The availability of and access to technology has been steadily increasing in recent years. Especially in light of the COVID-19 pandemic, technology use in some form is almost a daily occurrence in the United States (Vargo et al., 2021). A growing body of work has been examining familial technoference, which include interruptions to family interactions due to technology use, and a sub-focus of this research has specifically focused on parent-child relationships and technological interruptions. Using a comprehensive theoretical approach including an update to the process model of parenting (Belsky, 1984; Taraban and Shaw, 2018) and support from both attachment theory (Ainsworth et al., 1978; Bowlby, 1969) and ecological theory (Bronfenbrenner, 1977; Bronfenbrenner and Ceci, 1994), the current research examined the role of technology in parent-child interactions with parents of two-year-old children. In Study 1, constructs of parental technoference were explored in parents of children between 24-26 months of age to evaluate latent factors of parent technology use from 60 indicators and to identify parent and family characteristics that might predict the factors of technology use. A nationally recruited online sample of 323 parents of two-year-old children completed a set of questionnaires online to examine constructs of parental technology use and predictors of those constructs for Study 1. A CFA was conducted to evaluate the model fit of multiple indicators of parent technology use loading onto four predicted latent factors: Problematic Technology Use, Technoference with Child and Family, Social Support through Technology, and Technology Use as Regulation. The hypothesized model had poor fit, and an Exploratory Factor Analysis was conducted. In the final model, only 35 indicators emerged as significant factors to be included in the final model to map onto five latent constructs: Missing Out due to Technology, Problematic Technology Behaviors, Preoccupation with Technology, Positive Parenting through Technology, and Social Support through Technology. The final latent constructs parsed apart the predicted Problematic Technology Use into distinct constructs of thought (Preoccupation with Technology), behavior (Problematic Technology Behaviors), and consequence (Missing Out due to Technology), while items from the predicted Technoference with Child and Family mapped onto the more general Missing Out due to Technology (in various contexts, not just that within the family). Items from the predicted Technology Use as Regulation and Social Support through Technology mapped closely onto the Positive Parenting through Technology and Social Support through Technology constructs, respectively, albeit with fewer significant factor loadings than predicted. Next, predictors of the latent constructs (perceived stress, social support, parenting satisfaction, parenting self-efficacy, and both parent and child effortful control) were examined. SEM was conducted to determine predictors of these constructs of technology use. Perceived stress was a significant predictor of all five latent constructs. Parenting self-efficacy was a significant predictor of Problematic Technology Behaviors, Positive Parenting through Technology, and Social Support through Technology. Parenting satisfaction was a significant predictor of Problematic Technology Behaviors, Preoccupation with Technology, Positive Parenting through Technology, and Social Support through Technology. Social support was not a significant predictor of any latent constructs. Parent self-regulation was a significant predictor of Missing Out due to Technology and Positive Parenting through Technology. Child self-regulation was a significant predictor of Preoccupation with Technology, Positive Parenting through Technology, and Social Support through Technology. These findings demonstrate that there are distinct patterns of parental technology use that are differentially related to parent and family characteristics. This insight into characteristics that are associated with distinct types of technology use can be helpful in the development of targeted intervention for parents seeking to change their technology use behaviors. In Study 2, the impacts of parent technology use on parent behavior during parent-child interactions were examined through a repeated measures analysis of variance (RMANOVA) and Hierarchical Linear Modeling (HLM). In a randomized experimental design, 57 primary caregivers of 30–36-month-old children participated in three 5-minute free play sessions with their child in these conditions: control (no technology), television, and smartphone. Parent engagement with technology was scored in each condition, as well as parental sensitivity and involvement. First, RMANOVAs were conducted to explore differences in proportions of parent involvement with child play by condition and mean differences in parental sensitivity. There were significant differences in proportions of levels of parent involvement by condition; however, there were no differences in mean levels of parent sensitivity by condition. Due to a significant interaction between proportions of levels of involvement and order of condition, an HLM was conducted to control for change over time and isolate influences of condition on parent behavior. When time was controlled, there was significant negative effect of TV and a significant negative effect of smartphones on parental involvement. Overall, the findings from Study 2 demonstrated that caregivers are less involved with child play when technology is present, and especially so when smartphones are involved. Though there was not an overall effect of technology on caregiver sensitivity, further analysis did reveal that caregivers who attended to technology did have lower sensitivity scores than caregivers who did not attend to technology. The findings from this study replicate prior experimental work examining the role of background TV on caregiver-child interactions and extend findings to include the negative effect of smartphones on caregiver-child interactions. Together, the two studies provide further insight into parental technology use, understanding both antecedents and consequences of parent technology use in contribution to the overall knowledge of the mechanisms through which parent technology use relates to parenting and parent-child interactions. The findings from these studies combined can be used to develop targeted interventions for caregivers who are interested in making decisions about technology use within their families that are aligned with healthy developmental outcomes.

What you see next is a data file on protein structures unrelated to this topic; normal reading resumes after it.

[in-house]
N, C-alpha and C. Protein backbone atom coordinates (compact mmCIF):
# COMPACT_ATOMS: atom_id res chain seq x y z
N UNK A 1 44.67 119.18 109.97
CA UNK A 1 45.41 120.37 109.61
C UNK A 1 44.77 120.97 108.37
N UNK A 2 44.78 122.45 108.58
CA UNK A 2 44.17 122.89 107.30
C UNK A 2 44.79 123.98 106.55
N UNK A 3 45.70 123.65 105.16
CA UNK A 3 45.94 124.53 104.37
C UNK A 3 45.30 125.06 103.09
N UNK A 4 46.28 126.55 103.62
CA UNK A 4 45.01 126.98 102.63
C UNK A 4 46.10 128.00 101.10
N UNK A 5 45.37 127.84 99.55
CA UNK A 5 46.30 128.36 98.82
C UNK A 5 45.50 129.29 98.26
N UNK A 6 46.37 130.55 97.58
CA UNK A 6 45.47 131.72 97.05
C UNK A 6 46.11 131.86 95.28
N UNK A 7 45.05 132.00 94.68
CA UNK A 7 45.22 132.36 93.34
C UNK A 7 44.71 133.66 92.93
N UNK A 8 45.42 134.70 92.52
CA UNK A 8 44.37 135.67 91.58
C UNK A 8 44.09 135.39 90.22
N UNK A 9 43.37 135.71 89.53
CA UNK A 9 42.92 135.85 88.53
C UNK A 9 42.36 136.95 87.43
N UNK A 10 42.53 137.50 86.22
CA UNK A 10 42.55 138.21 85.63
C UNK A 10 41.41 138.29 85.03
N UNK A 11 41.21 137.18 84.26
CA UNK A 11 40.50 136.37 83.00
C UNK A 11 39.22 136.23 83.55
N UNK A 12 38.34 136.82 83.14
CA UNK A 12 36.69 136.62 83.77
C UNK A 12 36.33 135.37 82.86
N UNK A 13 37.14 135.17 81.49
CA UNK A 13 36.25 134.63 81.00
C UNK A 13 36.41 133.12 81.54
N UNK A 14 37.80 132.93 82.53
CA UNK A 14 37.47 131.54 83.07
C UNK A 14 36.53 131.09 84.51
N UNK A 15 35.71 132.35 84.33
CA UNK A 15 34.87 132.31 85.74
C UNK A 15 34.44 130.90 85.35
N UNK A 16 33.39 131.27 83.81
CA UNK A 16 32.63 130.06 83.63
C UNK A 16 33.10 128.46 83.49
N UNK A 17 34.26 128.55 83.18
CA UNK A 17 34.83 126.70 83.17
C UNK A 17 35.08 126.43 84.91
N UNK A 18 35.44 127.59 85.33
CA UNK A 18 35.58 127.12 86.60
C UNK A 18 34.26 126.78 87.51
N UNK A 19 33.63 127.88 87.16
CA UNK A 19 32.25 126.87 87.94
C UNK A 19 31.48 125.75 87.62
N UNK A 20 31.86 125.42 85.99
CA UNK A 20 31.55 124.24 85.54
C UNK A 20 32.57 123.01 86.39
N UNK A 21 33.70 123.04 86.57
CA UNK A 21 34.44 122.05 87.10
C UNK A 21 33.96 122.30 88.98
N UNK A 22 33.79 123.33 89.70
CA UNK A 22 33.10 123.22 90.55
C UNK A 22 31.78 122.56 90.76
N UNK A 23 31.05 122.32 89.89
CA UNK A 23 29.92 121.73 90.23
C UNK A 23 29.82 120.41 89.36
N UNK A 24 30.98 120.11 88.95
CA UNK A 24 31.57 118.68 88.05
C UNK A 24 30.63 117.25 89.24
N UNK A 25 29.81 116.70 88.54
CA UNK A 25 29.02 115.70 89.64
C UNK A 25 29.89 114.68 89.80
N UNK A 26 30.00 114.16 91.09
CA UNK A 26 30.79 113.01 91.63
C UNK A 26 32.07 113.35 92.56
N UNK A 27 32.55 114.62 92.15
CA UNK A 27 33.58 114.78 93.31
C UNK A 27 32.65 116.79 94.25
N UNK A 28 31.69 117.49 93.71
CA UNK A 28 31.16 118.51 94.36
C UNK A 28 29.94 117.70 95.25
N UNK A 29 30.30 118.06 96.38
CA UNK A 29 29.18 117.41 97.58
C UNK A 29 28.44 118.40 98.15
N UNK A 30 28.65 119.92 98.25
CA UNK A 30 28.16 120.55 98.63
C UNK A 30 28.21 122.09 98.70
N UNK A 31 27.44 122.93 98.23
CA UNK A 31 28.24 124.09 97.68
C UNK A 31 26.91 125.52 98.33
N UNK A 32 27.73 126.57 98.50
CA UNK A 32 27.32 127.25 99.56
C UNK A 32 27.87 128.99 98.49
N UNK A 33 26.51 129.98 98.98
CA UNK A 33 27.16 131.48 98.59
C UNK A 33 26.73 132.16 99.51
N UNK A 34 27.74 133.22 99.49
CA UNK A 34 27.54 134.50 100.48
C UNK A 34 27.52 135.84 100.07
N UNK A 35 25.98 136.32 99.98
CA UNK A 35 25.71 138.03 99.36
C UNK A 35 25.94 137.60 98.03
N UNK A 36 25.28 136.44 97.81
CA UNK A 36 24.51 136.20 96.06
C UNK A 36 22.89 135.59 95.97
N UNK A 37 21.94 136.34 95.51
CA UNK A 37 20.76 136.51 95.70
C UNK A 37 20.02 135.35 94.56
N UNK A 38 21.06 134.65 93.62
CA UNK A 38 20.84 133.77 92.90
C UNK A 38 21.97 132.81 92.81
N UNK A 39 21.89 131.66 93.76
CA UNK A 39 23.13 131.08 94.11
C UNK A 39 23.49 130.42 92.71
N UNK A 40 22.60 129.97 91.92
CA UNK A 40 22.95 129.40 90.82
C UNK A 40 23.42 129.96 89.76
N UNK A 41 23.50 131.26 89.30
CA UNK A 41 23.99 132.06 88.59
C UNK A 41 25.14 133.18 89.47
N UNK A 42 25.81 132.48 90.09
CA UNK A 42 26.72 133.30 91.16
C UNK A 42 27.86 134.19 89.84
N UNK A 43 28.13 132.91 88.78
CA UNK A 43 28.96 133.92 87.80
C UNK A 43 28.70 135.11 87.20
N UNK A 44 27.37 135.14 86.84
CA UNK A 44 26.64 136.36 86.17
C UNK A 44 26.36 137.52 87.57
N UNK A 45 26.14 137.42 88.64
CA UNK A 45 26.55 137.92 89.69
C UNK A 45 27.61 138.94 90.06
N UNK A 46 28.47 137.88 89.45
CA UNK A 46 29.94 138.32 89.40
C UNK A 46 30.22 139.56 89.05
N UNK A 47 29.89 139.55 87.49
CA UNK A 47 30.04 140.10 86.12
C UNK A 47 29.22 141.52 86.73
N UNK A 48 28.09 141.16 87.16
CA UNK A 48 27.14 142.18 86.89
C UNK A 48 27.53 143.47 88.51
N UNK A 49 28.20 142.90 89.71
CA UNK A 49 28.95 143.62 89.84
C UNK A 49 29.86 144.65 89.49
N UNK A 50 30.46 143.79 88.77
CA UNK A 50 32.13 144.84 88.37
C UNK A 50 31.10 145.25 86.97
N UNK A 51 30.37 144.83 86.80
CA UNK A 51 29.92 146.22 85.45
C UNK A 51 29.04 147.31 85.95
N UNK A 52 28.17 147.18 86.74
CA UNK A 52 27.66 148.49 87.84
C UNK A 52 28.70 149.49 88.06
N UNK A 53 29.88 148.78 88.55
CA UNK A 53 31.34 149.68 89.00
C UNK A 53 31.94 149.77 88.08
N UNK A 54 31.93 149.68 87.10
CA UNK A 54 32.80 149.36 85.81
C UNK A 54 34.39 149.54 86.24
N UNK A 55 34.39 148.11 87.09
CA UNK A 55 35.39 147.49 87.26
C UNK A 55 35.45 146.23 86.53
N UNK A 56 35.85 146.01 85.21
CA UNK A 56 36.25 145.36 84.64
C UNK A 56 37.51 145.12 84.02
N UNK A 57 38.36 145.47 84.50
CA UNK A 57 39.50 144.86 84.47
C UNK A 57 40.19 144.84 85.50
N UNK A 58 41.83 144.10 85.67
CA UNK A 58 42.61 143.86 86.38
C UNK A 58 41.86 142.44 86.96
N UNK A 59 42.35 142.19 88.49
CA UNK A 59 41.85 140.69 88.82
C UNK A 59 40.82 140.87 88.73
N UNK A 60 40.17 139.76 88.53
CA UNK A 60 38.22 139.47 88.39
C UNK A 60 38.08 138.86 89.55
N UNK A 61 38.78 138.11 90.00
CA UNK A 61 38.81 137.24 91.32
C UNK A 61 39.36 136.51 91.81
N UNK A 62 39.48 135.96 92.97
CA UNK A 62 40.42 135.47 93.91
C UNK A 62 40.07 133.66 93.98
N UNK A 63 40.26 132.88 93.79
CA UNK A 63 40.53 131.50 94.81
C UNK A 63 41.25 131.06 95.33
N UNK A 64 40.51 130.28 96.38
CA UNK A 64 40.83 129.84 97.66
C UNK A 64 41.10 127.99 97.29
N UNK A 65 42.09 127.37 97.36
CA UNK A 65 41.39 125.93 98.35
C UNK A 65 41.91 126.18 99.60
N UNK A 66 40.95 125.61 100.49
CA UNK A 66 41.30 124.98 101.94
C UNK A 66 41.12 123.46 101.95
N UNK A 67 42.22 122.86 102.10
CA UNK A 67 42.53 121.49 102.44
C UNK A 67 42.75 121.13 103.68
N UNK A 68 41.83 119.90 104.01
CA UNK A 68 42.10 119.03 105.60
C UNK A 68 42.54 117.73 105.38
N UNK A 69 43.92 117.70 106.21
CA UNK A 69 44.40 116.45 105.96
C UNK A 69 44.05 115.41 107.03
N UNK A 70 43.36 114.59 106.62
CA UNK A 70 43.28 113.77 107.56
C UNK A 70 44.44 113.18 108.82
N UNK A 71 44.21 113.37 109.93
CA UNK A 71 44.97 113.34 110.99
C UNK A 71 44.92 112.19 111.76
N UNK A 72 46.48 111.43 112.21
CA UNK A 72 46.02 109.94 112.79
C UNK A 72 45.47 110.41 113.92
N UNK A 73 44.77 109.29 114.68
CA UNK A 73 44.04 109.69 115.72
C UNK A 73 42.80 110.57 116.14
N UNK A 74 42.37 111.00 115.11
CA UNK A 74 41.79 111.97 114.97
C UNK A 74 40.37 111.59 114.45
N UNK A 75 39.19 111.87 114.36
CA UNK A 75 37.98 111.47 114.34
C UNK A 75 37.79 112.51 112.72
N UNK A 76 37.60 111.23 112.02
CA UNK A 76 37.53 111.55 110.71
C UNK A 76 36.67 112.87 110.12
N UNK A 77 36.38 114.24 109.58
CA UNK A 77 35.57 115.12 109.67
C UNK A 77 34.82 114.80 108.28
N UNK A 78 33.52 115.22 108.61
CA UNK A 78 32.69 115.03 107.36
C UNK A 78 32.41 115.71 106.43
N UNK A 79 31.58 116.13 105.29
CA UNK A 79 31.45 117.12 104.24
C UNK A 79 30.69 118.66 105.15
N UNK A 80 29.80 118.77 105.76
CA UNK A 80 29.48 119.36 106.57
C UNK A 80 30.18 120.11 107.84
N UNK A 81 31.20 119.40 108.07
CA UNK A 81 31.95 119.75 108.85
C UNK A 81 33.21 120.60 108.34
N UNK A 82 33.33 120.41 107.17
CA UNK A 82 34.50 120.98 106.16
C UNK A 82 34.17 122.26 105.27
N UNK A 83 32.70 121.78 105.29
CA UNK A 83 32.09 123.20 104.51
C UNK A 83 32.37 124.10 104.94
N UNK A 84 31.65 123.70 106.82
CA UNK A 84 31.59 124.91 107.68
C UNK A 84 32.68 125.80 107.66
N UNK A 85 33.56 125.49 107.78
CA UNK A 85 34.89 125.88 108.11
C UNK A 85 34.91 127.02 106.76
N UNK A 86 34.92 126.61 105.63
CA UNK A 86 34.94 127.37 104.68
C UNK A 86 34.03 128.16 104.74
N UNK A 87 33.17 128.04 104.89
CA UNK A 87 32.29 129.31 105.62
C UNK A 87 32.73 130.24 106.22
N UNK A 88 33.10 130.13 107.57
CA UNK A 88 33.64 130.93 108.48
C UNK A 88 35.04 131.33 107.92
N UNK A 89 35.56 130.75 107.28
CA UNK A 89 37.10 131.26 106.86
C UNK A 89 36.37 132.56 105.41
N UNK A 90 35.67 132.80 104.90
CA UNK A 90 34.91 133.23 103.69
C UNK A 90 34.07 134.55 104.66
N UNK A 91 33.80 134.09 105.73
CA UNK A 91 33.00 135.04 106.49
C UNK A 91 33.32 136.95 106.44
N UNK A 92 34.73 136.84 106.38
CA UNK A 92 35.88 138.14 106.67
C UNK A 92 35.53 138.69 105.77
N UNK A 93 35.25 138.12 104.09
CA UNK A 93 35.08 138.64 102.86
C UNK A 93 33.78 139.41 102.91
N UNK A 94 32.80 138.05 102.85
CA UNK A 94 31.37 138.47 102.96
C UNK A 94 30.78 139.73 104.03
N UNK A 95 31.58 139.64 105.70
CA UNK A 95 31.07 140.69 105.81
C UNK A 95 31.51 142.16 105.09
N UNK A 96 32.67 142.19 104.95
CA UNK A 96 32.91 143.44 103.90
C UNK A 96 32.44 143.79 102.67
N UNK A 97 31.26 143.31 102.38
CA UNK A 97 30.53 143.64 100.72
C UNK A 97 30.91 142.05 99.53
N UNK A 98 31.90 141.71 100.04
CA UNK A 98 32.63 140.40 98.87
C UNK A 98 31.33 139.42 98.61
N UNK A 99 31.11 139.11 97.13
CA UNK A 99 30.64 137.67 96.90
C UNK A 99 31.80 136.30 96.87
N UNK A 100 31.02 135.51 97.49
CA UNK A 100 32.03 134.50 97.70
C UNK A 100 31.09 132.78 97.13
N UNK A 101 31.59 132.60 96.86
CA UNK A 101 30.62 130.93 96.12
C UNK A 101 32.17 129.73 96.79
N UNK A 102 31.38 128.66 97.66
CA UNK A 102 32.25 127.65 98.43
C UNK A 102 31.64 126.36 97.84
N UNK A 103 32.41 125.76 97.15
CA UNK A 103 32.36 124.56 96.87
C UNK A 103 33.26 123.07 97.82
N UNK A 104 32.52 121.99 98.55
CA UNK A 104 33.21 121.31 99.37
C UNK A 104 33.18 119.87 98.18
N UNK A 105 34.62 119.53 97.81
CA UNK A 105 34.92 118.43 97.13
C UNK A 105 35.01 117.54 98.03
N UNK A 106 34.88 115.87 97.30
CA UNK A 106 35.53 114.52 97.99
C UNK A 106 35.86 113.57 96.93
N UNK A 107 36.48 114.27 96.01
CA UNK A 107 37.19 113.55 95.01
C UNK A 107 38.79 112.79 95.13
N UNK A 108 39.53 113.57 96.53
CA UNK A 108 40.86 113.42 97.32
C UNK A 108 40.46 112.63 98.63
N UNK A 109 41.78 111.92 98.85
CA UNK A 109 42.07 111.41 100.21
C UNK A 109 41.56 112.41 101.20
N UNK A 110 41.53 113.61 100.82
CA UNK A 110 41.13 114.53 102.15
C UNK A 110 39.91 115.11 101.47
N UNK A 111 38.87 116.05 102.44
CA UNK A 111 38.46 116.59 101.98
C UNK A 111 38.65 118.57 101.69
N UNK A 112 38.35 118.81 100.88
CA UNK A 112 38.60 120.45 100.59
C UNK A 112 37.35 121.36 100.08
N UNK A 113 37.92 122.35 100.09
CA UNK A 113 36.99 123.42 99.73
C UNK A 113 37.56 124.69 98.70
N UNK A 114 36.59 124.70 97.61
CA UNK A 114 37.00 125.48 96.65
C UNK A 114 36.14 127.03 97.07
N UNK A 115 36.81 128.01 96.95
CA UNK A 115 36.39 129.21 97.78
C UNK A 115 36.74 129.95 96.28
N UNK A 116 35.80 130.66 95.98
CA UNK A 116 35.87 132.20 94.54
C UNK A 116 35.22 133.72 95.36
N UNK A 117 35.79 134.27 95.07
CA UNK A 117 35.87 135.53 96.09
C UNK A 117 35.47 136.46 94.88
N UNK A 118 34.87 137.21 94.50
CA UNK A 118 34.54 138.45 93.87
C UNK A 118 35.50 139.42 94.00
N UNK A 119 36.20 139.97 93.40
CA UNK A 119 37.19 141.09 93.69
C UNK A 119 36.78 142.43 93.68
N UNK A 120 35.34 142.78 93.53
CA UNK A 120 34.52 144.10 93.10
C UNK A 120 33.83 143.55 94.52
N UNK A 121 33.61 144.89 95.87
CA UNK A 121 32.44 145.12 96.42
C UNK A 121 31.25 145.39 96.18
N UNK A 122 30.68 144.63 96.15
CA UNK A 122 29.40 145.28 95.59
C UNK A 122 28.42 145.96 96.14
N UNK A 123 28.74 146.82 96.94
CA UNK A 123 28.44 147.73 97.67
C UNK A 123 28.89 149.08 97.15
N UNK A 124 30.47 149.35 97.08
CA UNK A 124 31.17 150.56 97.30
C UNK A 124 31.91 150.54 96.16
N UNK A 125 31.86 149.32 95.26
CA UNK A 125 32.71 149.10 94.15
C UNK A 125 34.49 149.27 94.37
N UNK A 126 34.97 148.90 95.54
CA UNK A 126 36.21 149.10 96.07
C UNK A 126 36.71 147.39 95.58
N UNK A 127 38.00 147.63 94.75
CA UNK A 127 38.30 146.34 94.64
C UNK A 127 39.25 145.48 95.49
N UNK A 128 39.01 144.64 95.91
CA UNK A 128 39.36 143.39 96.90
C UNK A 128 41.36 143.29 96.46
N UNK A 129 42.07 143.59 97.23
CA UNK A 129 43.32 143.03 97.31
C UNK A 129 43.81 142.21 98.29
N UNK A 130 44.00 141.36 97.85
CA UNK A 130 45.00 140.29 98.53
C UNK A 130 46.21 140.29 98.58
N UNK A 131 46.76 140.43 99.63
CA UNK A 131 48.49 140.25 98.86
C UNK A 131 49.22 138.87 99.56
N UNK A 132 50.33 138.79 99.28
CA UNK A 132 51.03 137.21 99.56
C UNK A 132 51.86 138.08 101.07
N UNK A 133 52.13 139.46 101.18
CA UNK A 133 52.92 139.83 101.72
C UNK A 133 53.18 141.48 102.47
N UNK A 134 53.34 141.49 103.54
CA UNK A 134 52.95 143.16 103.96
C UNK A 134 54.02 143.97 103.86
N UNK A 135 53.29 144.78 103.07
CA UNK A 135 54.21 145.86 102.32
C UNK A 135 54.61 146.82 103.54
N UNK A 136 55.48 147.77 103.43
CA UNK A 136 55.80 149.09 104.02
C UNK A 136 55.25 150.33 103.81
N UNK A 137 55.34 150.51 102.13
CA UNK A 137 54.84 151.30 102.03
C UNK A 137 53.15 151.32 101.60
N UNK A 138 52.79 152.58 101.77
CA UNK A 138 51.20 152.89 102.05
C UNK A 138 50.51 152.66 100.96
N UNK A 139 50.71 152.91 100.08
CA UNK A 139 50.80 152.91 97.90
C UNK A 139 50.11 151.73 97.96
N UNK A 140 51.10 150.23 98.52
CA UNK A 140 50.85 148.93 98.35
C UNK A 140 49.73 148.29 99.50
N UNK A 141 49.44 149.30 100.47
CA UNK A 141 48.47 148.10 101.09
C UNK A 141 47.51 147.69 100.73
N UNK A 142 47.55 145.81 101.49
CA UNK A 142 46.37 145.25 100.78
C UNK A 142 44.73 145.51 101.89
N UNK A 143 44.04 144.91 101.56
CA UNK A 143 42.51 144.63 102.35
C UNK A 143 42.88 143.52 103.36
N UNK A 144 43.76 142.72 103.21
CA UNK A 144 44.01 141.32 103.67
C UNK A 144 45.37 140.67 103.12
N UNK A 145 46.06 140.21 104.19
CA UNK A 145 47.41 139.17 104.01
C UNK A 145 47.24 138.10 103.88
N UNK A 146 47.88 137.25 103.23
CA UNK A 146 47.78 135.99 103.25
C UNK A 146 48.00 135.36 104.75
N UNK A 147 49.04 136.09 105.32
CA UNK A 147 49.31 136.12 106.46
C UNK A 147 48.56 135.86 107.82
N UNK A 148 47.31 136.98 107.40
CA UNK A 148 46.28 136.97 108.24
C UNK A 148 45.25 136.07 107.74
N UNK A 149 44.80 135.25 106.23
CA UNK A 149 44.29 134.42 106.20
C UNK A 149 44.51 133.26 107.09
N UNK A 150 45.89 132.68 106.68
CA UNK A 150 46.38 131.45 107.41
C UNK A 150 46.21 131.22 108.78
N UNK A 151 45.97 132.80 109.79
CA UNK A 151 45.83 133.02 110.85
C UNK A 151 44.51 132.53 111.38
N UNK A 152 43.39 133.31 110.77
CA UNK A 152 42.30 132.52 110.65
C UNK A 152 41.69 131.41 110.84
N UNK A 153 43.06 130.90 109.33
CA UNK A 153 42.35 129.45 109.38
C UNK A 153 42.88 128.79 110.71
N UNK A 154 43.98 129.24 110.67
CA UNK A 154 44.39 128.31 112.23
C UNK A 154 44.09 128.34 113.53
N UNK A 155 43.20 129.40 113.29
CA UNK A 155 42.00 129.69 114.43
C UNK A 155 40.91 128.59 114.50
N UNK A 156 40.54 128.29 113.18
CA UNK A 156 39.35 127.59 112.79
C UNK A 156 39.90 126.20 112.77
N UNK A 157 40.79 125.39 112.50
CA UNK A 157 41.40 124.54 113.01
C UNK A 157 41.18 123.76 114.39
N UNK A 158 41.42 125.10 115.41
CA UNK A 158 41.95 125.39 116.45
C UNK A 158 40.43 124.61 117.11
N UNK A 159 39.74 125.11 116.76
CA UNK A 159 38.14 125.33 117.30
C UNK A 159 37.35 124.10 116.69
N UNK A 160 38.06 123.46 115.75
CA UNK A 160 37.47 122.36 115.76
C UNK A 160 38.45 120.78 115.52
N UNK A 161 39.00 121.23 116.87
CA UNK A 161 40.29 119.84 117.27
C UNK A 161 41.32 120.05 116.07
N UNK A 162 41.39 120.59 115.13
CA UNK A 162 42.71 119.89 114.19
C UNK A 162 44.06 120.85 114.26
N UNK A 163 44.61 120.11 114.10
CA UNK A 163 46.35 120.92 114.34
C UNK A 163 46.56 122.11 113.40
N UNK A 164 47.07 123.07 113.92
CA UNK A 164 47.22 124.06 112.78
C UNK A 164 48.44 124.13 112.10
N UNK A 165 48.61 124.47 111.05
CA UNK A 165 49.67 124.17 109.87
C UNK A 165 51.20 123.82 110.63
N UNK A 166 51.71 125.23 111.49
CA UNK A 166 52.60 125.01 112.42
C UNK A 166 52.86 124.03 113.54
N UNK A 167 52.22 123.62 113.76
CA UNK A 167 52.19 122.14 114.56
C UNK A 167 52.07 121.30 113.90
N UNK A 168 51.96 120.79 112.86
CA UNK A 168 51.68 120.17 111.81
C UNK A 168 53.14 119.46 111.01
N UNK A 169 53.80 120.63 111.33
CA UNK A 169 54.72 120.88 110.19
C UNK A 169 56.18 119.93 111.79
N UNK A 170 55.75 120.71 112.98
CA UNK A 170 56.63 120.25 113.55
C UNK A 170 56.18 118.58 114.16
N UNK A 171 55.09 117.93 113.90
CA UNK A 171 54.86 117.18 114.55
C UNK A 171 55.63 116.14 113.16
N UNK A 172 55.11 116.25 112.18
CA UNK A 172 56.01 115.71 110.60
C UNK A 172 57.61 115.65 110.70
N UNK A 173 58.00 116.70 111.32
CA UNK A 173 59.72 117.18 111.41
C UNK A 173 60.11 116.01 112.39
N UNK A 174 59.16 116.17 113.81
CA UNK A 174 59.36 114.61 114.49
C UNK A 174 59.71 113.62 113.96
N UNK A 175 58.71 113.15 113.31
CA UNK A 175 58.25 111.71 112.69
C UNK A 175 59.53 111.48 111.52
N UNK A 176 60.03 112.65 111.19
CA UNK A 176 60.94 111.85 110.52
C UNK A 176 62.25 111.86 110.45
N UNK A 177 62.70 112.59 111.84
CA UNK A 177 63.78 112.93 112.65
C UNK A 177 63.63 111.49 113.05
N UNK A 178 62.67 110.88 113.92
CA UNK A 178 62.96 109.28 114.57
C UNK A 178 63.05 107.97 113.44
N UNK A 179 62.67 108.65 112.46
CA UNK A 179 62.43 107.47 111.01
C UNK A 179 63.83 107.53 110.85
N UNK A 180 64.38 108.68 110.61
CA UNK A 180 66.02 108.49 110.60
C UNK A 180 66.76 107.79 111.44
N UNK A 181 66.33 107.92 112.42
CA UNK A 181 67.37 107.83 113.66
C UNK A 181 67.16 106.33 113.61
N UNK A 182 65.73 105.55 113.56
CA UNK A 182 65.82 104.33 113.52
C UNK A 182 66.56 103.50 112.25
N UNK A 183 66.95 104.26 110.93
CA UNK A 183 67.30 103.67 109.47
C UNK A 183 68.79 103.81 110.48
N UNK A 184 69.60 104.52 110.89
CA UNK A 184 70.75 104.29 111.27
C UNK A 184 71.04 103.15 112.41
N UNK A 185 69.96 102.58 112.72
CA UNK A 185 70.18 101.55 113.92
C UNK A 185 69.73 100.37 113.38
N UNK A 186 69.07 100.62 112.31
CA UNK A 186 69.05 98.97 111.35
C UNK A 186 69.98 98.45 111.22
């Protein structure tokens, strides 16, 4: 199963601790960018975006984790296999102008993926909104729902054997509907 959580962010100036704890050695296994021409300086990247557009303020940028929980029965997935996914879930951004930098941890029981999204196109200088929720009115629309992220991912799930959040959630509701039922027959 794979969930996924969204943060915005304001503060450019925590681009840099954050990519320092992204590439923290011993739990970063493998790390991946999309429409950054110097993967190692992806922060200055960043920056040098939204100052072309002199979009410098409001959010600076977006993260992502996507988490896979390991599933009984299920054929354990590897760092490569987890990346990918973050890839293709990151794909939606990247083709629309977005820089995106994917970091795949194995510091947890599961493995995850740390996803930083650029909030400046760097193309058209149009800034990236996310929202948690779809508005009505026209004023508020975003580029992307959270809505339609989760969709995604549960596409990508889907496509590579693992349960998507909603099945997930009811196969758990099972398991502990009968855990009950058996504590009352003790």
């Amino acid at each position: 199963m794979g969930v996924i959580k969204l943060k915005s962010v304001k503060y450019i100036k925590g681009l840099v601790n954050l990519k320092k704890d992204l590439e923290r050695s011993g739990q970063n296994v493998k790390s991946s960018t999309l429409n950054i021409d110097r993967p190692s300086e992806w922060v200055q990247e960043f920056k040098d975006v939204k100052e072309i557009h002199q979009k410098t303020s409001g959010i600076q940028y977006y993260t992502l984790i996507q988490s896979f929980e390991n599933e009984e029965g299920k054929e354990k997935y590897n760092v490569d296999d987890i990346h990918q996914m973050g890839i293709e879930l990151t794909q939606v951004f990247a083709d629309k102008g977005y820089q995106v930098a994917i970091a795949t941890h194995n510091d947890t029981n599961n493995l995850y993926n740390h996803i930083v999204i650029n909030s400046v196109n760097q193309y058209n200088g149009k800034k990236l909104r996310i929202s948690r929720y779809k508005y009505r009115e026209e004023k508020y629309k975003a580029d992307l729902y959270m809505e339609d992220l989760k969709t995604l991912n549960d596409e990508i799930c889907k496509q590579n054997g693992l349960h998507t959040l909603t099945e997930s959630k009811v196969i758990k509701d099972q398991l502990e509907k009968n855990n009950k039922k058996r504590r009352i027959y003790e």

technology, toddlers, technoference, parental technology use, parenting behaviors